Why do surgeons disagree on the best treatment for platysmal bands? = because there is no best solution #necklift #playtsmabands
Platysma band are usually corrected with neck lift. Sometimes they can be temporarily corrected with Botox treatment. Percutaneous transection of the platysma band also could improve it.
The reason why surgeons disagree on the "best" treatment for platysma bands corrections is because there is no a single procedure that "fits all". Therefore, the "best" treatment for a patient's platysma bands (eg. fitness model) might not be the "best" treatment for another patient (eg. old lady in the 60s)
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Surgeon's will agree on what is best for platysmal bands
BUT depending on what the patient's goals are, there are a long list of things that could be done for the bands short of the neck lift/corset platysmaplasty. You have to tell your surgeon what scars, risks, and costs you're willing to absorb to have your problem addressed. Then a plan is customized to your anatomy and needs. At your age, would probably just suggest Botox but then there are other effective, less invasive procedures as well.
Corset platysmaplasty done after backward pull
there are many options for platysma bands. I have a large number of patients who have a low amount of body fat, and have worked with excision of the bands, transection of the bands, suture fixations, and the like. Nothing will absolutely avoid recurrence. My best results with a great percentage of success are to do the posterior platysma pull first and the facelift (which is more detailed than this answer allows) in a backward direction, and then perform the the corset secondarily. This is more difficult, as things are tighter, but allows a greater amount of backward pull on the neck without making the facelift appear un-natural. I also like to paralyze the bands prior to operation with botox for a "splinting" effect.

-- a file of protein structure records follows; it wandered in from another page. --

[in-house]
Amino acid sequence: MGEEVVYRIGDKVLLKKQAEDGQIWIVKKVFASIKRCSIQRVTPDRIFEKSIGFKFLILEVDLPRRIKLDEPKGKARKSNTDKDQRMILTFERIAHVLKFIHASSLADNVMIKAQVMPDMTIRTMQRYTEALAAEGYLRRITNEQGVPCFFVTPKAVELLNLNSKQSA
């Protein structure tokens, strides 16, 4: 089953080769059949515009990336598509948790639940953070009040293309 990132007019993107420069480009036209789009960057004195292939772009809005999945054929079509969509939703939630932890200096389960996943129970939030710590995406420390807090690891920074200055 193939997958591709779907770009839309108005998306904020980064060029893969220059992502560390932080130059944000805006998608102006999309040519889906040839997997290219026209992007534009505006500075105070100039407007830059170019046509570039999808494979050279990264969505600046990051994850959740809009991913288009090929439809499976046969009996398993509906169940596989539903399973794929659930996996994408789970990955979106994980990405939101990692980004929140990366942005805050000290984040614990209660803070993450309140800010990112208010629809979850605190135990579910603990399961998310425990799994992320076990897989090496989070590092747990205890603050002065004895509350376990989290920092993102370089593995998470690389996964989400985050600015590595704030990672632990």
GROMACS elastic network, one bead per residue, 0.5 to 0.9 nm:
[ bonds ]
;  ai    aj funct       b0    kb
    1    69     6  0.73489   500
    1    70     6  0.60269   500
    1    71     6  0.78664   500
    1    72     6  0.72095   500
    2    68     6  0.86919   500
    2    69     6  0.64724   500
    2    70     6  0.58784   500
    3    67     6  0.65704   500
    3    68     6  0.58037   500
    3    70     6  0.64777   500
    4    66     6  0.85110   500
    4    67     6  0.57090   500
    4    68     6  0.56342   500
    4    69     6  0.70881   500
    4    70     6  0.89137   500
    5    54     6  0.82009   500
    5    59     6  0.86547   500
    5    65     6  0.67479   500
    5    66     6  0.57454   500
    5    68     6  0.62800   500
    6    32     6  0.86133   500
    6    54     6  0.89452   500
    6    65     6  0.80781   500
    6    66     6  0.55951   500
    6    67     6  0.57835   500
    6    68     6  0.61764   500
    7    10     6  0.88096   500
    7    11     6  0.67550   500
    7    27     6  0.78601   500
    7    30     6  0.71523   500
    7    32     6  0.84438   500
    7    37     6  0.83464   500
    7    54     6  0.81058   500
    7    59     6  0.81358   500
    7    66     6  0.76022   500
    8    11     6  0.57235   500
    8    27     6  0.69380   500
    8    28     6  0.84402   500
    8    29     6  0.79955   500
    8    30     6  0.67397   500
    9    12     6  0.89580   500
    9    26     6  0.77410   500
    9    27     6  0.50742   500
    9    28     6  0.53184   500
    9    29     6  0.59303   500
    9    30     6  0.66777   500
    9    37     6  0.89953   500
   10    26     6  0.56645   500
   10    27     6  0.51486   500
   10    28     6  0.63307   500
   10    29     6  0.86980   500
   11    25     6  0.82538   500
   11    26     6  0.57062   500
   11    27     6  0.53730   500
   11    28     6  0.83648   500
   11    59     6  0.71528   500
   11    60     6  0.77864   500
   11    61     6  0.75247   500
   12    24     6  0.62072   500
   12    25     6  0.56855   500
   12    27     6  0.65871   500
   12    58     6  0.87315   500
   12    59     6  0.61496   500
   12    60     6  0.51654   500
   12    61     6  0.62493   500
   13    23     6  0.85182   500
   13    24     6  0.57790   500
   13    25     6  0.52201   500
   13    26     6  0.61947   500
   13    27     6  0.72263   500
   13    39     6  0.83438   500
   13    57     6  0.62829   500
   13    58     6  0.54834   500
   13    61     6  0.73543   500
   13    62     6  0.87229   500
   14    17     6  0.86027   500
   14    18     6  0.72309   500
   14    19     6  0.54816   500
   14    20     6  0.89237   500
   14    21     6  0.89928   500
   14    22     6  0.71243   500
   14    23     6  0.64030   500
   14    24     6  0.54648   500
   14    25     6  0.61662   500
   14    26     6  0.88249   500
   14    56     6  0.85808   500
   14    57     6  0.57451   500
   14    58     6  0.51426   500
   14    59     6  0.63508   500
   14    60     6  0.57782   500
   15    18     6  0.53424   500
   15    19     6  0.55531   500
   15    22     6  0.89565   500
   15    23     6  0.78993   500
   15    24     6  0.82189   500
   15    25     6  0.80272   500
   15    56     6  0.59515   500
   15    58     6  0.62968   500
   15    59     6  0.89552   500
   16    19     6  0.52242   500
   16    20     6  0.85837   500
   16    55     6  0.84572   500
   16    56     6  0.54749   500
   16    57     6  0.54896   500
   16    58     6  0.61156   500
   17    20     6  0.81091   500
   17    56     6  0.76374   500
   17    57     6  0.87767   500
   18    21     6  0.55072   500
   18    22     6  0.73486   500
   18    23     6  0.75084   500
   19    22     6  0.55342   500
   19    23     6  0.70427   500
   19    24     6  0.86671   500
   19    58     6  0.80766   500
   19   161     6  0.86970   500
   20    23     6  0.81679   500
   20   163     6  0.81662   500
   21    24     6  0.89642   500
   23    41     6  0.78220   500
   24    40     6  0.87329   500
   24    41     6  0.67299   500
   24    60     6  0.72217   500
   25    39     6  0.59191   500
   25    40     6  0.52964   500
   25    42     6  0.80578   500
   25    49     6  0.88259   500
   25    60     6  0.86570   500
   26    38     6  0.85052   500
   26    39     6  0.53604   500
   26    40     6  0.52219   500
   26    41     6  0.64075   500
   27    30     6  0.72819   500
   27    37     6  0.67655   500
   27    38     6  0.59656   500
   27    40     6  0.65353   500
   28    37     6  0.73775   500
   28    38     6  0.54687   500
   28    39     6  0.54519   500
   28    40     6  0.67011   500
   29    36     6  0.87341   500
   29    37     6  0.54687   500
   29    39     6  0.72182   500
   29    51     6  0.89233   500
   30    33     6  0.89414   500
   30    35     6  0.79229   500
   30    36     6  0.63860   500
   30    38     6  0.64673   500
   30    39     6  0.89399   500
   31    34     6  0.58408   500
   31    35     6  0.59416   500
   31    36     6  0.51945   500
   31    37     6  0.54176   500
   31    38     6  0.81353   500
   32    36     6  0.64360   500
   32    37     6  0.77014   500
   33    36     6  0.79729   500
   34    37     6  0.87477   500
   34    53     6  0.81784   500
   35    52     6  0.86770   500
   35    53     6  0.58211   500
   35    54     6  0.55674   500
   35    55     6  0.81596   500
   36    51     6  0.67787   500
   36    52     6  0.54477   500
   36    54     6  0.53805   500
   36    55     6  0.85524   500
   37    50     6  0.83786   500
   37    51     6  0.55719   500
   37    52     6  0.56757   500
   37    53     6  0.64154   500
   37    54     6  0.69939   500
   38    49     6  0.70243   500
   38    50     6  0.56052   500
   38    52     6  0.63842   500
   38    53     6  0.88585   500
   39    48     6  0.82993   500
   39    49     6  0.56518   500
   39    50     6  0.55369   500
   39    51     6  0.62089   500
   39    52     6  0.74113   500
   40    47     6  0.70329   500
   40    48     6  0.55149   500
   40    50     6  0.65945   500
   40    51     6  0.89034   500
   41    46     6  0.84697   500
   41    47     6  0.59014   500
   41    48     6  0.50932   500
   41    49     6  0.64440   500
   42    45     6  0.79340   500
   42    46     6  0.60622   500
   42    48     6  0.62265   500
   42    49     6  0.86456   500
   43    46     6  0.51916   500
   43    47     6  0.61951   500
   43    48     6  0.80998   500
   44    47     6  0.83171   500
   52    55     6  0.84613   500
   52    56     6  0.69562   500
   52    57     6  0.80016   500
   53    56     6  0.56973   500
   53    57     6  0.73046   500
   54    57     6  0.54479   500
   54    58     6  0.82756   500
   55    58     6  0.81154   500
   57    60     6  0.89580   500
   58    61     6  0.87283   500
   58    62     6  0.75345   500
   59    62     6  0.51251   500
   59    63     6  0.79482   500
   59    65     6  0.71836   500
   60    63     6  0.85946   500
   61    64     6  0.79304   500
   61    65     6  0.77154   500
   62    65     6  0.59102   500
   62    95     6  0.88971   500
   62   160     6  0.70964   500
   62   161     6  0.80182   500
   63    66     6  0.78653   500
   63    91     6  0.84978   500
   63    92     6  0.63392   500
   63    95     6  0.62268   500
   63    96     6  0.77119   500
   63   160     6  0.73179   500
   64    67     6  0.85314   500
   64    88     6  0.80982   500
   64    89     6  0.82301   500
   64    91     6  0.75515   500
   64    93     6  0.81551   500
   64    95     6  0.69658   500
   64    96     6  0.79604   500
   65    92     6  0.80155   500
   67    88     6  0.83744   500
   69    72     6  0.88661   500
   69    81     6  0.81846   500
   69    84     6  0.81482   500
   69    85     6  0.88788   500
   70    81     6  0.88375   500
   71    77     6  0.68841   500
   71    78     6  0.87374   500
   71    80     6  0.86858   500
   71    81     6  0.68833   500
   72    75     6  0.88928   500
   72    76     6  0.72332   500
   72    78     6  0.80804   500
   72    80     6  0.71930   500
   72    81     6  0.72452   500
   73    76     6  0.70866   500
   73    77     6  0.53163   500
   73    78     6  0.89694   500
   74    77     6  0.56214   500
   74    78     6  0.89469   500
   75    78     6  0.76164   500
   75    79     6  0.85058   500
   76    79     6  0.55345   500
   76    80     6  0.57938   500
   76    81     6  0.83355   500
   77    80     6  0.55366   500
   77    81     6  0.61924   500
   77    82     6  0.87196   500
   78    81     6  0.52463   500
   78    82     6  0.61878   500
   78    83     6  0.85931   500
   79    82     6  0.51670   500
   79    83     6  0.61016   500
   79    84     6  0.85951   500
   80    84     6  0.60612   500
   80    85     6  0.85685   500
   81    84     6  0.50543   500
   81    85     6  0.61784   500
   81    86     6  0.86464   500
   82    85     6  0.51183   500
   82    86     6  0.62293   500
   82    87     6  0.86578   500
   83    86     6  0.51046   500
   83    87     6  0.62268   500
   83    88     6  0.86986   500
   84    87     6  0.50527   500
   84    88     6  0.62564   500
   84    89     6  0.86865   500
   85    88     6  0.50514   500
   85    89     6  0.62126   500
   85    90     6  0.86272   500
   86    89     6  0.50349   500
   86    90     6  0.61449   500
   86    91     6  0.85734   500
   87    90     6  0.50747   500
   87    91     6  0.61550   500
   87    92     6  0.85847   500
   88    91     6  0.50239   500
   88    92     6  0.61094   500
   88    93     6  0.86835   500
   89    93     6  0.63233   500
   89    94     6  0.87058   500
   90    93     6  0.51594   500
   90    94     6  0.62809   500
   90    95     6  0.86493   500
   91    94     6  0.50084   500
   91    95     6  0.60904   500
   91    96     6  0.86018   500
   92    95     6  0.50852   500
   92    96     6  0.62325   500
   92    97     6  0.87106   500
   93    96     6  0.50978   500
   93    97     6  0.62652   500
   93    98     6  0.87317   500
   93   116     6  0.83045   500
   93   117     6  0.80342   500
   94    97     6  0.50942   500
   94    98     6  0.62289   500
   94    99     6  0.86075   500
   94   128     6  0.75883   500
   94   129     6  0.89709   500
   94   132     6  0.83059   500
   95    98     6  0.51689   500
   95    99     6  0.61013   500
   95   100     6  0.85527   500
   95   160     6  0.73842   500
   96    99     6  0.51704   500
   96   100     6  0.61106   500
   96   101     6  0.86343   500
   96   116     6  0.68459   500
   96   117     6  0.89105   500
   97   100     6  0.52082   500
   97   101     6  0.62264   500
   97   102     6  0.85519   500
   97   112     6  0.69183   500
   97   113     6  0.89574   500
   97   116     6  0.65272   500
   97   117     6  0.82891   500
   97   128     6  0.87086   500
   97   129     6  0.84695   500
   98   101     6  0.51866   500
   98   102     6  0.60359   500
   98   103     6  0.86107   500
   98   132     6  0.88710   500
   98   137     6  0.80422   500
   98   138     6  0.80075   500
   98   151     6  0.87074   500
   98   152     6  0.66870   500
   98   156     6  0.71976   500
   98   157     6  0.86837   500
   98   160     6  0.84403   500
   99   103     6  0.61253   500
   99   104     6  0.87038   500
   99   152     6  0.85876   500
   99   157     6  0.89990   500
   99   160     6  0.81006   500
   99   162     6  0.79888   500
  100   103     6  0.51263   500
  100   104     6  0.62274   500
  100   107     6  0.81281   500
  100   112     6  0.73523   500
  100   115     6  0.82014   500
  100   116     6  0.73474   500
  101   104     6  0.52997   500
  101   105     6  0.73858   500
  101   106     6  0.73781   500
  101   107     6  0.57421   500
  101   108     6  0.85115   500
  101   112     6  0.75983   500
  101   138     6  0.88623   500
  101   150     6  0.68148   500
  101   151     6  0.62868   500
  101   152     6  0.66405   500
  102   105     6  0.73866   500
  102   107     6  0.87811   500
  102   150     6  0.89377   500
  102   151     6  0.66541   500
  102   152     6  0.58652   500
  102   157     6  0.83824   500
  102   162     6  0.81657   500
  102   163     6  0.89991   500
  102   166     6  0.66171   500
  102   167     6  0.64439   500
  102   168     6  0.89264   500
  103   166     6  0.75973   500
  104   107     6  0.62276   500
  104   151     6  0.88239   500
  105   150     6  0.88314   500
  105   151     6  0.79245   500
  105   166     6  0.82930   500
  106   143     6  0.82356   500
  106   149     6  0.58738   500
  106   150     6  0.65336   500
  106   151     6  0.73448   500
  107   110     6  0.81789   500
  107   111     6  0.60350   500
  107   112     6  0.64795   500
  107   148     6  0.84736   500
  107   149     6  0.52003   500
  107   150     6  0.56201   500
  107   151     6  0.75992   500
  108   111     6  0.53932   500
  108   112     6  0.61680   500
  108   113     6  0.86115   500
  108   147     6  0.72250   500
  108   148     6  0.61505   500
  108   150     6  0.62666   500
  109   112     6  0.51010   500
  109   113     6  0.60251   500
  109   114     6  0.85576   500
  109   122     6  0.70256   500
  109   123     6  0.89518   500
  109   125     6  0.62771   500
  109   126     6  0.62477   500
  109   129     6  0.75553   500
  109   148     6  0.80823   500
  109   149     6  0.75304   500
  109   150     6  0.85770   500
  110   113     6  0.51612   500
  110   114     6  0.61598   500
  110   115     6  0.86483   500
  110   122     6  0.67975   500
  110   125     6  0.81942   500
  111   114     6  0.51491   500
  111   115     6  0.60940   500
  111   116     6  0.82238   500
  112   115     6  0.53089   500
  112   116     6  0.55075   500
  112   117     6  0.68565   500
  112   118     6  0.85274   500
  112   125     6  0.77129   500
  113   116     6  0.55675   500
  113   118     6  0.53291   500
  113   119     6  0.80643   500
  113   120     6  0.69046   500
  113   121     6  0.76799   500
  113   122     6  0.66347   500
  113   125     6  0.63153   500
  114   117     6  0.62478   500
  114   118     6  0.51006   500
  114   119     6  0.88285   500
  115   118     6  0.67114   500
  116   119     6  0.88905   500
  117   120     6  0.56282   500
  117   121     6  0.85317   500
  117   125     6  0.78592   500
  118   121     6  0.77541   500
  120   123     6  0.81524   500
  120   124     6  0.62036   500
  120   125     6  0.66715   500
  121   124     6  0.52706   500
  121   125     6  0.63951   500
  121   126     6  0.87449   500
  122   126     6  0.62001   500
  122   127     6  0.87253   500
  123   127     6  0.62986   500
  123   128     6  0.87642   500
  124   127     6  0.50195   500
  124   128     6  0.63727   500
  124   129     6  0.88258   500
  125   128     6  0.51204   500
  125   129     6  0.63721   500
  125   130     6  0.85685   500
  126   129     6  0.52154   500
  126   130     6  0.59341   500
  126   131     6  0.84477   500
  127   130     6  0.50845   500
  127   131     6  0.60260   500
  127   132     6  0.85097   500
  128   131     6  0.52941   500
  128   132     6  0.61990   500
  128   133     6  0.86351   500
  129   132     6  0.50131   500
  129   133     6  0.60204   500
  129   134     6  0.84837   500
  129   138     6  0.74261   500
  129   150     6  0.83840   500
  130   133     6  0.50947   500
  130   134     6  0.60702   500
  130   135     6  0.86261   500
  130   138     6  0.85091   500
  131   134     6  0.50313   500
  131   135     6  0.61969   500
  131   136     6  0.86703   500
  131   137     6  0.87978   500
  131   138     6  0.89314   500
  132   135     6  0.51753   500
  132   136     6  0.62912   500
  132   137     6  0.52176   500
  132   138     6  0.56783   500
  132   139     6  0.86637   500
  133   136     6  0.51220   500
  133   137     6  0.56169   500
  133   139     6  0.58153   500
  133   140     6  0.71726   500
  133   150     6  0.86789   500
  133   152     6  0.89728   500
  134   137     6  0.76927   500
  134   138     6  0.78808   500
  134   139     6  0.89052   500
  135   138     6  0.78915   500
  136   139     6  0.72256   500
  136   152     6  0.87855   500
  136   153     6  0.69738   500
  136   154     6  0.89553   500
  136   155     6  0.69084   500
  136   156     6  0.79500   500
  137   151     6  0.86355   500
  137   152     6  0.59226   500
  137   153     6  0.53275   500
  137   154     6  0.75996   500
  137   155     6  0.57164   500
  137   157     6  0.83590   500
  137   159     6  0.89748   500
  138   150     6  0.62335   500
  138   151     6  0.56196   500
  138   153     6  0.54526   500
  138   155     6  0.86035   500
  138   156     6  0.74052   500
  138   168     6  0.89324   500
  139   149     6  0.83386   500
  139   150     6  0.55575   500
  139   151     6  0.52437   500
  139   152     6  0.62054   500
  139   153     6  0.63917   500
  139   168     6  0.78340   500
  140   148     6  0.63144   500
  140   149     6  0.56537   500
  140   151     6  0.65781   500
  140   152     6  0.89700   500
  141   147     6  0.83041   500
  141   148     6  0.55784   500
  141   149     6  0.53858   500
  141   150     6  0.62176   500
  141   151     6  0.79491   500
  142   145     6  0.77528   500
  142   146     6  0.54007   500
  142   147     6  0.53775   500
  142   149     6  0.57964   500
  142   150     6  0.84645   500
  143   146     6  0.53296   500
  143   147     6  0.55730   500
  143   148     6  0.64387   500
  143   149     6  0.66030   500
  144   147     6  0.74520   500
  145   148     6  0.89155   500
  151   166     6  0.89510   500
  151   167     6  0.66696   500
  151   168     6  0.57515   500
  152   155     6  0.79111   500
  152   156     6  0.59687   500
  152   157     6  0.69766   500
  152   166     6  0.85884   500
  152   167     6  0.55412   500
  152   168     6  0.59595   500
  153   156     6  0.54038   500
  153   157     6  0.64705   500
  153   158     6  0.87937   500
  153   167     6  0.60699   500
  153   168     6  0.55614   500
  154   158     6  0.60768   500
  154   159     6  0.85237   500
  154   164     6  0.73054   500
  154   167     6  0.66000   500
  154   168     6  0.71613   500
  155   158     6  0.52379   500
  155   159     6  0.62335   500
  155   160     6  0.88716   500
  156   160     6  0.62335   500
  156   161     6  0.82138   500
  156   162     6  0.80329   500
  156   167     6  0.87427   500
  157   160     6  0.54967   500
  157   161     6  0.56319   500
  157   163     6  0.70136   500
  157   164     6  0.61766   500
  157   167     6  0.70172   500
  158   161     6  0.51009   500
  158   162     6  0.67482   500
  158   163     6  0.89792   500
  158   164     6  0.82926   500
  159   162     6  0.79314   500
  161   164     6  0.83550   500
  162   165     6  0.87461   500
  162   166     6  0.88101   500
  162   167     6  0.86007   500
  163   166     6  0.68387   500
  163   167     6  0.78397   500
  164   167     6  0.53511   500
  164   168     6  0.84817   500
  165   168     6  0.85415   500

Facelift Necklift Candidate
Dear LA to LA, There are different ways to address laxity in the face and neck and platysma bands and the reasons that these differ is that each surgical plan is designed uniquely for the patient taking into consideration their facial anatomy. A consultation with in office examination will best determine a course of action that will provide you the results you are looking for. A natural looking result does not necessarily mean that you will have loose skin it means that you will not have any visible signs of the procedure (incisions) from pulling to tight or an unnatural appearance from pulling in the wrong direction. Best regards, Michael V. Elam, M.D.
Neck Skin and Platysmal Bands -- VASER Hi Def Liposuction/ThermiRF/ThermiTight, Venus Legacy/Thermage/Ultherapy, Botox/Dysport